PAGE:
In any given week, the defense focuses on one or two offensive stars. Harvard’s star, without a doubt, is quarterback Ryan Fitzpatrick. How to stop him, however, is another matter entirely.
“I don’t know that you contain him,” said head coach Tim Pendergast.
“He’s really talented. He runs well, very elusive — he’s like a very good tailback who’s also a very good quarterback. Extremely intelligent, he runs a lot of the offense right on the line of scrimmage. He’s sitting out there, and he just knows what you’re doing.”
But Fitzpatrick’s skills aren’t just limited to his running ability and field vision, he’s an all-purpose player. The Harvard junior currently leads the nation in pass efficiency rating, and total offense at 406 yards per game. Last weekend against Northeastern, when he couldn’t find a receiver, he took care of business himself, finishing the day with two rushing touchdowns as well as two in the air.
“This guy can throw the ball and he has receivers that can catch it whenever they want,” said Pendergast. “They don’t have to wait until they are behind to throw the ball. This is a team that likes to throw the ball. They like to spread you out.”
Senior free safety Neil Morrissey echoed Pendergast’s comments.
“Fitzpatrick, he’s up there to make plays. He’s going to throw first and run later, versus the other guys who run first,” he said. “So that’s the question we face, whether or not we’re ready for that, and I think we’re working on it.”
While the top-ranked Harvard offense rolls into Scheollkopf this weekend, it will have to contend with the Ivy League’s leading pass defense. Currently ranked 10th in the nation, Cornell’s secondary has allowed just 141 passing yards per game. The players don’t see why tomorrow will be any different.
“We are extremely excited about the fact that Harvard is coming in here with the top rated passer in the nation,” said Morrissey. “I think that poses a great challenge for our entire defense.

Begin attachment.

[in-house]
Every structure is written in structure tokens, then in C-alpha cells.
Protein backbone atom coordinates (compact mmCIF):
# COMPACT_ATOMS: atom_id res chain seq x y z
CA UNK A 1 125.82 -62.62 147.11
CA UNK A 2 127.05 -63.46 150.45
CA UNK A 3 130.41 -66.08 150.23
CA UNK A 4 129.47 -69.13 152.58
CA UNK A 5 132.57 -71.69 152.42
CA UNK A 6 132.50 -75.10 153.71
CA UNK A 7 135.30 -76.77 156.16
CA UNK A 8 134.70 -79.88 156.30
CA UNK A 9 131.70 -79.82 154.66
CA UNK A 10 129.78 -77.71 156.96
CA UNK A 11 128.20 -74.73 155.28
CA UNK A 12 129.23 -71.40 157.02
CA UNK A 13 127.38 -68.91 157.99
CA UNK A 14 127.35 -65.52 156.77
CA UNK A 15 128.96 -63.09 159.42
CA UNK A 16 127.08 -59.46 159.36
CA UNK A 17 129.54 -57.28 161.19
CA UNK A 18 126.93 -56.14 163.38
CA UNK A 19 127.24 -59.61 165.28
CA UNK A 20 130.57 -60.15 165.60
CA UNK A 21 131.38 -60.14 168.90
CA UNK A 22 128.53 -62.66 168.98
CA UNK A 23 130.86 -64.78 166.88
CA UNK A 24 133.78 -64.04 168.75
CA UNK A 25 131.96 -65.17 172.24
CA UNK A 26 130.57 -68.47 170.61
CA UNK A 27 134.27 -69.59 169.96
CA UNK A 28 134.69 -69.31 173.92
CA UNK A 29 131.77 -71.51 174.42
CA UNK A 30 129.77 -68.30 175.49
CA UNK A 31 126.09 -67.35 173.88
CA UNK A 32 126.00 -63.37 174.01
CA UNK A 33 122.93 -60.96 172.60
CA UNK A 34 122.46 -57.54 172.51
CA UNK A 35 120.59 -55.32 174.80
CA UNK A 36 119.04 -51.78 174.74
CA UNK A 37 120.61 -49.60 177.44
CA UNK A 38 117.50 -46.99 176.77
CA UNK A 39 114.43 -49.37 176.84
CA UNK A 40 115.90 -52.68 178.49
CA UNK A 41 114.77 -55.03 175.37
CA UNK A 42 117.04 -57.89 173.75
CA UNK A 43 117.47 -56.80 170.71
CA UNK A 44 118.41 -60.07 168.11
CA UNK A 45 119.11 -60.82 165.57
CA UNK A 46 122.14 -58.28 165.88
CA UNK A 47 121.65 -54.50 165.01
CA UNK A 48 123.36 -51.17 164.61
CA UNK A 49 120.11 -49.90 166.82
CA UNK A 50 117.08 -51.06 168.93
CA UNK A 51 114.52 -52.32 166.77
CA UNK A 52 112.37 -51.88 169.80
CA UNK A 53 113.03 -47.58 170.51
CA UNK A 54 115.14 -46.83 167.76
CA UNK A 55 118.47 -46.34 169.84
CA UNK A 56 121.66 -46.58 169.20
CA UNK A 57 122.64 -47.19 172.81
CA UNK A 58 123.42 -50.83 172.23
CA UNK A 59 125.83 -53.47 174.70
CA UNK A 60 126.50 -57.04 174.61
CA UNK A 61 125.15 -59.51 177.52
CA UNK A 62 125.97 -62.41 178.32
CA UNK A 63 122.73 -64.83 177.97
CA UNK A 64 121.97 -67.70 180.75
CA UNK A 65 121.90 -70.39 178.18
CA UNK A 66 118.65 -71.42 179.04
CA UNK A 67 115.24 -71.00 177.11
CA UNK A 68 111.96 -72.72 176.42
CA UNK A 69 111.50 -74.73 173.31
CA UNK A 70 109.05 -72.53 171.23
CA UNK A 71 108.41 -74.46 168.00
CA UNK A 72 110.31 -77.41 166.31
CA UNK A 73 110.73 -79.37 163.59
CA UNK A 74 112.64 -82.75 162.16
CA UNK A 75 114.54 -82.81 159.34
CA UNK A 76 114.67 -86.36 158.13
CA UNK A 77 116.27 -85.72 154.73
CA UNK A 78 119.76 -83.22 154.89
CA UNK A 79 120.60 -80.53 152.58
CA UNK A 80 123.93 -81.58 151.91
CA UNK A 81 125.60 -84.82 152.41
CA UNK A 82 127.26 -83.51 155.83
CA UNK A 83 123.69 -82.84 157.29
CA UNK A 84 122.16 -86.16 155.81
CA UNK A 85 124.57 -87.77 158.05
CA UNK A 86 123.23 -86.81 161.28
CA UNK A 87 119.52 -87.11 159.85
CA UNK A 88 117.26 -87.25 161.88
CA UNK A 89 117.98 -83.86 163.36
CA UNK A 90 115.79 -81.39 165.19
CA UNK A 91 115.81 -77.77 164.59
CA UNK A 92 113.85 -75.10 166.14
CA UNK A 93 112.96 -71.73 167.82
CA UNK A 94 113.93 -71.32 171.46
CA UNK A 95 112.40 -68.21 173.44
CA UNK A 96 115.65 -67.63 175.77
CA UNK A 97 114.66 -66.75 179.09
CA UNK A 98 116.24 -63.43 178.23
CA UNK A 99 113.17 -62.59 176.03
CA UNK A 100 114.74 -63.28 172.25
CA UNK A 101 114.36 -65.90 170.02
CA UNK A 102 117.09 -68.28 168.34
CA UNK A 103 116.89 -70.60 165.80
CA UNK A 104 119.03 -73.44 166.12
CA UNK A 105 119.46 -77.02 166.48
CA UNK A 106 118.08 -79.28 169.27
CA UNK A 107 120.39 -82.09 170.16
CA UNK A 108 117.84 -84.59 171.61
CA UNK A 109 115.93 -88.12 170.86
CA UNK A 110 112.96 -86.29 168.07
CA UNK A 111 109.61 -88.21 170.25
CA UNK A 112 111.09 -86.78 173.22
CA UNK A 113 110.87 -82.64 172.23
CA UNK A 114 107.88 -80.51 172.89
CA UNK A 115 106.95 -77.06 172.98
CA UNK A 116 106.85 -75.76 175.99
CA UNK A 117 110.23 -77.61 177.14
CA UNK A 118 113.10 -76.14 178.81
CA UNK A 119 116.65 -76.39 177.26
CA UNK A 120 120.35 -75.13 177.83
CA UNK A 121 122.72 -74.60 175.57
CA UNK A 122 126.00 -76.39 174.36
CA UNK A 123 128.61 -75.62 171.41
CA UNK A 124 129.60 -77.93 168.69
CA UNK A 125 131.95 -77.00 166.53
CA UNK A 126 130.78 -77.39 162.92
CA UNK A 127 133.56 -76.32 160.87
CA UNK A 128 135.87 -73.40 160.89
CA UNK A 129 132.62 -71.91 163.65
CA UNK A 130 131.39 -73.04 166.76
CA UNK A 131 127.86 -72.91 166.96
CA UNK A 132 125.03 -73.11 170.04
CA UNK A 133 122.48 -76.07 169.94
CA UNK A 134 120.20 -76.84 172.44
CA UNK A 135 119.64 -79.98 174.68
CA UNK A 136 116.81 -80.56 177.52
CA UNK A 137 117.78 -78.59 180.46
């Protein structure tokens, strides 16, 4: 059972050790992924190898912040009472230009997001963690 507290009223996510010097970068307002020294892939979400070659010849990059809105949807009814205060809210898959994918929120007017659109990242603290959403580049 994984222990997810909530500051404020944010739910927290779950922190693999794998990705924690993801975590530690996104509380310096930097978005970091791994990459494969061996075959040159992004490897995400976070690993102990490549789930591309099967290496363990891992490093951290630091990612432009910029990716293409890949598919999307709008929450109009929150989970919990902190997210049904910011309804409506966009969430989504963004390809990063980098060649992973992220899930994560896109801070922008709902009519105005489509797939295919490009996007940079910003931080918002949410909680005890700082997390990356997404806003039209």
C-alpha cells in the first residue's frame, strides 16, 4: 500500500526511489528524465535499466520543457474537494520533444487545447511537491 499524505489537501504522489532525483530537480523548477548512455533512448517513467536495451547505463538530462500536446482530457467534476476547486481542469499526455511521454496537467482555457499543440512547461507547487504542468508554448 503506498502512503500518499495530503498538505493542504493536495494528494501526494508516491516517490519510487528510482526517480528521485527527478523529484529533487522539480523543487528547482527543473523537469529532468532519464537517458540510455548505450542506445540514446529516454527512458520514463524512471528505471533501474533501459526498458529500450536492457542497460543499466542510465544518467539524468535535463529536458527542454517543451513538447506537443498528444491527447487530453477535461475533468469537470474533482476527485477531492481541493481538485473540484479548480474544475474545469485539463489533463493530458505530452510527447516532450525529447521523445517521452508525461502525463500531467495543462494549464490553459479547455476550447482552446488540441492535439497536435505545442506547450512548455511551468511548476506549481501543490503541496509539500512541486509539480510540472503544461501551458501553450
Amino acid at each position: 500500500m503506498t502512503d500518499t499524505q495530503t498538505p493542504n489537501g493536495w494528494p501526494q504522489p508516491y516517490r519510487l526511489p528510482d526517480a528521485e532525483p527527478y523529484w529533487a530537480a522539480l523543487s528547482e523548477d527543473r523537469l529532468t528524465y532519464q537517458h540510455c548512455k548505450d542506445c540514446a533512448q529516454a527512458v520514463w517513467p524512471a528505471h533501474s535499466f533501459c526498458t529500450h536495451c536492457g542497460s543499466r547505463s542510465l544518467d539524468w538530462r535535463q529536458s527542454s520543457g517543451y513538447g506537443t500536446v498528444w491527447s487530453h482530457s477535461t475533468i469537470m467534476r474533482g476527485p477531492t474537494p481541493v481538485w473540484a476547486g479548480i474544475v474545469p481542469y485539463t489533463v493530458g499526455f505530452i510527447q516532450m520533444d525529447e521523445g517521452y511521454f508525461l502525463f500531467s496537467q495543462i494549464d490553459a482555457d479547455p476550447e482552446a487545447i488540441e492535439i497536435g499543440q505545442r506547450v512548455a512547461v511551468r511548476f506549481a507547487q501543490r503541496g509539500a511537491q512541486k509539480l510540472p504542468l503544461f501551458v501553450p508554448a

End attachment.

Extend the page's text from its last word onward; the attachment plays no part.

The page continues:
“I think that we’re going to throw a lot of things at Harvard that maybe they haven’t seen.”
But the same thing can be said for Harvard. After losing it’s top receiver, two-time Ivy League player of the year Carl Morris, to graduation, Harvard has found a new top wideout — Brian Edwards. Last week he hauled in seven receptions for 180 yards and two touchdowns. According to Pendergast, Edwards is just one of several weapons the defense will have to limit.
“You have to have talent around talent in order to be good,” Pendergast said. “To be the type of offense that clicks for 530 yards a game, and [Fitzpatrick] leads the nation in offense — he’s a great player.”
Still, the largest factor in limiting Harvard’s offense may not be stopping the run or the pass, it may just be Cornell stopping its own mistakes.
“It’s not that our guys aren’t playing hard, it’s not that they aren’t trying because they are,” said Pendergast of the defense. “Fundamentals — you can go back and watch tape and if a guy goes in the wrong gap, it’s a fundamental breakdown. If the guy steps the wrong way, that’s a fundamental breakdown, and it’s something we need to clean up.”
Cornell’s offense is a different story. Down 24-7 at the half last weekend, the Red mounted a 17-point comeback to knot the game in the fourth quarter. Senior quarterback Mick Razzano spearheaded the effort, throwing for 171 yards and one touchdown. Sophomore Josh Johnston led the way on the ground with 109 yards and one touchdown.
The efforts impressed Pendergast.
“The way I look at it, we scored offensively 17 points in 22 minutes,” he said. “That’s almost a point a minute, not quite, but it’s almost a point a minute. That to me is pretty good production by the offense. In addition, we only took 55 snaps, so that’s almost a point every three snaps.”
Last weekend’s second half also seems to have boosted the confidence of the team.
“We played a good game against Colgate, and we’re looking for big things against Harvard,” said senior receiver John Kellner. “It was a good stepping stone for us to come out and a and play a good second half against Colgate to get us going for this weekend.”
Still, the key to besting Harvard doesn’t lie with one side of the ball. It’ll take a team effort to pull off a win tomorrow.
“A lot of it is just consistency,” said Kellner. “It’s for us to be able to put together four quarters with all three cylinders clicking with our offense, and defense and special teams. We’ve shown signs of greatness in all of them, but we haven’t yet put it all together.”
Archived article by Matt Janiga